Genuine Fakes: How Phony Things Teach Us About Real Stuff by Lydia Pyne - review by Christopher Hart

Christopher Hart

It’s a Knockoff

Genuine Fakes: How Phony Things Teach Us About Real Stuff


Bloomsbury 304pp £16.99 order from our bookshop

When wildfires were raging in California recently, one of the priceless cultural treasures under threat, we learned, was the Ronald Reagan Presidential Library in Simi Valley. Among the artefacts in the library is a portrait of the late president done entirely in jelly beans: ten thousand of them, to be precise. Reagan was so fond of these little beans that he even had them put on a space shuttle ahead of a mission in 1983.

Entertaining details of this kind fill Lydia Pyne’s thought-provoking study of fakes and frauds in history. The flavours currently manufactured by the Jelly Belly Candy Company raise a whole host of questions about authenticity (not to mention good taste). Among those currently on offer are Vomit, Earwax, Earthworm and Soap. But who is to say if these flavours are real? The company boasts, ‘We always start by sourcing the real thing.’ The mind boggles.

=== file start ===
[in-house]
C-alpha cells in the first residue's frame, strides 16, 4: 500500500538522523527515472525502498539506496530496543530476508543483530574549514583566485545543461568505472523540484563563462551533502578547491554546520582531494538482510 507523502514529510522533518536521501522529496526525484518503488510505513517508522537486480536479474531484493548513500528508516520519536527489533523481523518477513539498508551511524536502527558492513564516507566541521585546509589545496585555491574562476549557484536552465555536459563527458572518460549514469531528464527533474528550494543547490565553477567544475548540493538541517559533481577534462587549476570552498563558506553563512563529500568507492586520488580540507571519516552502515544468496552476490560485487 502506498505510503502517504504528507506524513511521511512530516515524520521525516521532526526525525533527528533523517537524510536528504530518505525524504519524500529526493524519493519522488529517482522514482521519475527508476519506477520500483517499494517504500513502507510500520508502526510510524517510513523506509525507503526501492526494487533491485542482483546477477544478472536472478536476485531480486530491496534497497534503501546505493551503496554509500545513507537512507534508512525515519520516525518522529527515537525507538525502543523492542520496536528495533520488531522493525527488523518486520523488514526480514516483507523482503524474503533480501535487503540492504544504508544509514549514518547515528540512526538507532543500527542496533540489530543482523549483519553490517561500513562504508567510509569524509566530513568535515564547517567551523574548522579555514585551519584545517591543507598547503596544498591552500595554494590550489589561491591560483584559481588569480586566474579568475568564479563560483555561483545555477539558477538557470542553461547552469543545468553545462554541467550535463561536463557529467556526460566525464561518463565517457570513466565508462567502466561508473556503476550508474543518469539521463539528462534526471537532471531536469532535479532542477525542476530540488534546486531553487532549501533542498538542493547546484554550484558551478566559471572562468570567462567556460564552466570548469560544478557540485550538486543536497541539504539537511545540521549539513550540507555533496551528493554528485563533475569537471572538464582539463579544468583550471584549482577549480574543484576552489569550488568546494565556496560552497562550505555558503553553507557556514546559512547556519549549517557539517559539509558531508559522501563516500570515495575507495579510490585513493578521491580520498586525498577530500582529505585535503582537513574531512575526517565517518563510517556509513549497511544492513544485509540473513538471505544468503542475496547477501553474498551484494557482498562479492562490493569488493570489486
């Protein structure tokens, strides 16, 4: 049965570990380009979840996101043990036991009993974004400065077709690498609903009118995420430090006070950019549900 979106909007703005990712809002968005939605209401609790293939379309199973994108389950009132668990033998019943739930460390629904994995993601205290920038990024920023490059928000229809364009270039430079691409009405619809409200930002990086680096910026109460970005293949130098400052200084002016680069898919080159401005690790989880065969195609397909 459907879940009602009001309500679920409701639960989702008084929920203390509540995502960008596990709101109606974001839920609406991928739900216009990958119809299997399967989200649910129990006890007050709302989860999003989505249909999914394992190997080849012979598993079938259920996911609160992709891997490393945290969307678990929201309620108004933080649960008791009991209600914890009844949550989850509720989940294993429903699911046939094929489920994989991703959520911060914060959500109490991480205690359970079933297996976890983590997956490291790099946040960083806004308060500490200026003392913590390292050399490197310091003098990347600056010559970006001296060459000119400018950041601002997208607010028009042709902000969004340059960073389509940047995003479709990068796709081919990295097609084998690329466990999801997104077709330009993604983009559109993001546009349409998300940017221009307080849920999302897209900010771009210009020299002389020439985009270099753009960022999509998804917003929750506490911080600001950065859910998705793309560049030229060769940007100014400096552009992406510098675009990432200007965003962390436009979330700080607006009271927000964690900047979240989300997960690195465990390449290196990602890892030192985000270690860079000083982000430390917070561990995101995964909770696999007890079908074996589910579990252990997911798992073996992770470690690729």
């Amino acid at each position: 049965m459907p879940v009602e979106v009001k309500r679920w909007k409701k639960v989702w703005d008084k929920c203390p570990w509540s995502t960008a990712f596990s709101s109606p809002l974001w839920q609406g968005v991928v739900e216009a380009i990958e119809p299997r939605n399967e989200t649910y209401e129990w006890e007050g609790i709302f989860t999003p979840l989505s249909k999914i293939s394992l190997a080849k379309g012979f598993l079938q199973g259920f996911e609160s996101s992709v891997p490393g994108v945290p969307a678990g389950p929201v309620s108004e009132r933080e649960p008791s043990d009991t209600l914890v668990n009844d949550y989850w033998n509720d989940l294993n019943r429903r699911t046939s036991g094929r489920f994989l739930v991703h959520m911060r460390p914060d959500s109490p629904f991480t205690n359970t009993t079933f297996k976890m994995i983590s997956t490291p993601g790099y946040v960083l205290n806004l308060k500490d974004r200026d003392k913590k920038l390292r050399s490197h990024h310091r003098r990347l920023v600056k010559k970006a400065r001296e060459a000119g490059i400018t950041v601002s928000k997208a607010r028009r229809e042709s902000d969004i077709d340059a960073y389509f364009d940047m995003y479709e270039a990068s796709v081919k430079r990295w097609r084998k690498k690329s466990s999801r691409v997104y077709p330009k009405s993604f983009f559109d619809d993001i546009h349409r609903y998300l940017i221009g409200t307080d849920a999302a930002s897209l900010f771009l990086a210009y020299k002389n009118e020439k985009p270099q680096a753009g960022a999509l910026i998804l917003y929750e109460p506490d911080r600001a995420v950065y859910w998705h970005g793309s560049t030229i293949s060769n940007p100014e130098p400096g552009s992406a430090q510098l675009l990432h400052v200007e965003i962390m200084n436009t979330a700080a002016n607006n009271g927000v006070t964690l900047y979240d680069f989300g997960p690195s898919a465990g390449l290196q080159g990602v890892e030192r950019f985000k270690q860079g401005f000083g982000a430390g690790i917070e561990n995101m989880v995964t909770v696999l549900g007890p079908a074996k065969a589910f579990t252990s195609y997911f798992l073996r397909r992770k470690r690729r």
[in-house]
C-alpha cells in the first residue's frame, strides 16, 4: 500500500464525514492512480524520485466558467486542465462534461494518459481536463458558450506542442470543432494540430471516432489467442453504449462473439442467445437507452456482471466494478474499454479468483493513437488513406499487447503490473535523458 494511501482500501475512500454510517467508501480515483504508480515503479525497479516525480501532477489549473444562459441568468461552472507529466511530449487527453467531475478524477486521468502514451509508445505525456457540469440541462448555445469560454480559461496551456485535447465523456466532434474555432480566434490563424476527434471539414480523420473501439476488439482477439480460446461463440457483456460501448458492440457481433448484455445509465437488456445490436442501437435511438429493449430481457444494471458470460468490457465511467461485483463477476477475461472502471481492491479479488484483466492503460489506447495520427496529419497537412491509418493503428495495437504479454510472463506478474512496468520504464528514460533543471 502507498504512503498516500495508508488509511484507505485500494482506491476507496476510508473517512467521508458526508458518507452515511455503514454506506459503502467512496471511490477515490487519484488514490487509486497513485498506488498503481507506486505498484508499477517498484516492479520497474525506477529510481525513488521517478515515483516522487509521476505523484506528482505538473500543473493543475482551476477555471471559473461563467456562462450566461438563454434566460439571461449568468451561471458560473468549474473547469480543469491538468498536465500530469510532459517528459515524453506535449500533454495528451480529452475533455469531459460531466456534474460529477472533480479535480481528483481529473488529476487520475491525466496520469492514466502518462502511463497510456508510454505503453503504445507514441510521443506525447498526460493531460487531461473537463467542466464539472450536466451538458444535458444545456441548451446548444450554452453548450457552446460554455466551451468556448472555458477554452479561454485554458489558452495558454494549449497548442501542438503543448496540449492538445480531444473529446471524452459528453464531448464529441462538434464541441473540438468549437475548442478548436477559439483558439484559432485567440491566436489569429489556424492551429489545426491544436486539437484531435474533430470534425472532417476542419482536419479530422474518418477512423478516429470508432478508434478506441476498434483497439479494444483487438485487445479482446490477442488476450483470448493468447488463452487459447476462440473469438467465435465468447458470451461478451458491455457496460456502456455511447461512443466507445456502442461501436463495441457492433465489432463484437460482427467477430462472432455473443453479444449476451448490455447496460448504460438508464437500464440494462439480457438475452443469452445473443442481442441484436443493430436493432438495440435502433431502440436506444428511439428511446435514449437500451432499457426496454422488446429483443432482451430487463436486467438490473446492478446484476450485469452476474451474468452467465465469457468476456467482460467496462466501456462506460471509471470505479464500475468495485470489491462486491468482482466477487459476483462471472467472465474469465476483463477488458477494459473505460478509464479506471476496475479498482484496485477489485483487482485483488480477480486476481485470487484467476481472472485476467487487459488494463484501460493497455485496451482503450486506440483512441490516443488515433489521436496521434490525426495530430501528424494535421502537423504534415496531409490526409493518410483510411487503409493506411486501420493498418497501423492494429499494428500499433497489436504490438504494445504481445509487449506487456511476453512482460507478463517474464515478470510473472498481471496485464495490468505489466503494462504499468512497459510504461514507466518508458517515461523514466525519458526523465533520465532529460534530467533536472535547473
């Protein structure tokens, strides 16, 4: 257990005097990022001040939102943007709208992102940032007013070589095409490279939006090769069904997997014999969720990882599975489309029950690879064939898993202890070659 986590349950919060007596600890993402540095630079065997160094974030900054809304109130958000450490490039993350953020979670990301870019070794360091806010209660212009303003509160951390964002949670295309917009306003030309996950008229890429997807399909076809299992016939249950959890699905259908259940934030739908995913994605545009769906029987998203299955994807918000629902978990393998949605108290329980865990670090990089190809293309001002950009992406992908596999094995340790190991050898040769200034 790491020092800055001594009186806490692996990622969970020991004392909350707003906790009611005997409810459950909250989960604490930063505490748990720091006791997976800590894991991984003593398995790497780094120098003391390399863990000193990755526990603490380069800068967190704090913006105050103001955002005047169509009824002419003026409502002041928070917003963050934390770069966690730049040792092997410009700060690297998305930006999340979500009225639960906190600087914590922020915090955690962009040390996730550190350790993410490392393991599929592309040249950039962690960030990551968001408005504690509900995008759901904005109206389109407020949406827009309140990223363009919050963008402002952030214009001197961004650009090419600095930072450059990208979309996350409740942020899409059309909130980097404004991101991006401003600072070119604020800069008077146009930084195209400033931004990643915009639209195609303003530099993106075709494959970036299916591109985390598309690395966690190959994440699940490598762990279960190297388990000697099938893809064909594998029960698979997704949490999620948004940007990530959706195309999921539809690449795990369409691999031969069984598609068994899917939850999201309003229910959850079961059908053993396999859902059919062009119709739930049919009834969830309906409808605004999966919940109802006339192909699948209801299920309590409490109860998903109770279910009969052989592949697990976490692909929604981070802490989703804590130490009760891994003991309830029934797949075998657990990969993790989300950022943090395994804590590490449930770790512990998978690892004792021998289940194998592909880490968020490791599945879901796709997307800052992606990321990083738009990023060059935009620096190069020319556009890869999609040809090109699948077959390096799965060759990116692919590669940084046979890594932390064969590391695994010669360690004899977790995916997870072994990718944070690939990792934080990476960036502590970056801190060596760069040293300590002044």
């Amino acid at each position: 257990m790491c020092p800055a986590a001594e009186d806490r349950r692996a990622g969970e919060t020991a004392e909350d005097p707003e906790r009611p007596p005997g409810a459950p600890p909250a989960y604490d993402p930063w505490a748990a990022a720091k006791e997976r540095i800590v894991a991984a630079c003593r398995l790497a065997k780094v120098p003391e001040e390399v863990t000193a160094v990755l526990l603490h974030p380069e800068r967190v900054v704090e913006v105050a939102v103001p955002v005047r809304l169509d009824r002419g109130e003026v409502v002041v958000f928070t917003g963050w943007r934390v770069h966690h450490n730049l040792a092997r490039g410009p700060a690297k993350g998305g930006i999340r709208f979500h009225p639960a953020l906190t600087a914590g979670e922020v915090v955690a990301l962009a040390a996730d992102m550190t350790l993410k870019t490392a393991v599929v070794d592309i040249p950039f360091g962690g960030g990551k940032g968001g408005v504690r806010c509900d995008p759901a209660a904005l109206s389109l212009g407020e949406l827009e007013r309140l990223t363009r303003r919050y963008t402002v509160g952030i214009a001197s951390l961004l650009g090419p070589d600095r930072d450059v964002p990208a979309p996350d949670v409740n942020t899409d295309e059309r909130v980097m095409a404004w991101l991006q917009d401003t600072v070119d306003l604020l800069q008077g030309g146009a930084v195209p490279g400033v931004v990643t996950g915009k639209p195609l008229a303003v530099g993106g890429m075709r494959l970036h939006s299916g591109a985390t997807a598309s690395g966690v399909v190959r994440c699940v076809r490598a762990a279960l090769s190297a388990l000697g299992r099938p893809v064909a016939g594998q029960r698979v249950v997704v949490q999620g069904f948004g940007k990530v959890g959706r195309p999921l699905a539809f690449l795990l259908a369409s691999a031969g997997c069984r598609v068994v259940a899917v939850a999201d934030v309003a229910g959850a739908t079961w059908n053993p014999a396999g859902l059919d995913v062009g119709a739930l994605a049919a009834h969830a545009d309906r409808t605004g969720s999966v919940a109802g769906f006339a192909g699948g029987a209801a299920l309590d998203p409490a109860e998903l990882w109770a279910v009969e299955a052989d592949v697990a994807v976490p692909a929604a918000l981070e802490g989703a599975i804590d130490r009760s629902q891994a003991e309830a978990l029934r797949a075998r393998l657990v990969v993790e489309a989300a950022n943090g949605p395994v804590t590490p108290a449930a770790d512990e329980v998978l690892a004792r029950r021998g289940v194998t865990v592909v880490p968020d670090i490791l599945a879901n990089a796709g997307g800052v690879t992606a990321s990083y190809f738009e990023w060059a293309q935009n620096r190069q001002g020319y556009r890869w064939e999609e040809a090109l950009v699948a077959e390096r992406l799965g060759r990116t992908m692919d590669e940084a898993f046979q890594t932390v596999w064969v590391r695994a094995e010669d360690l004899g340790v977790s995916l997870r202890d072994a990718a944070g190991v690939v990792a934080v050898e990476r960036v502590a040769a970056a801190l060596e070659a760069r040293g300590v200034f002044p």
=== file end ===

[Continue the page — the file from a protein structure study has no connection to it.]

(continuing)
Similarly, if you think that synthetic banana flavouring tastes nothing like the real thing, then you will also have to explain what the real thing is. And here it gets tricky. The flavour we think of as true banana is the one we all know well: that of

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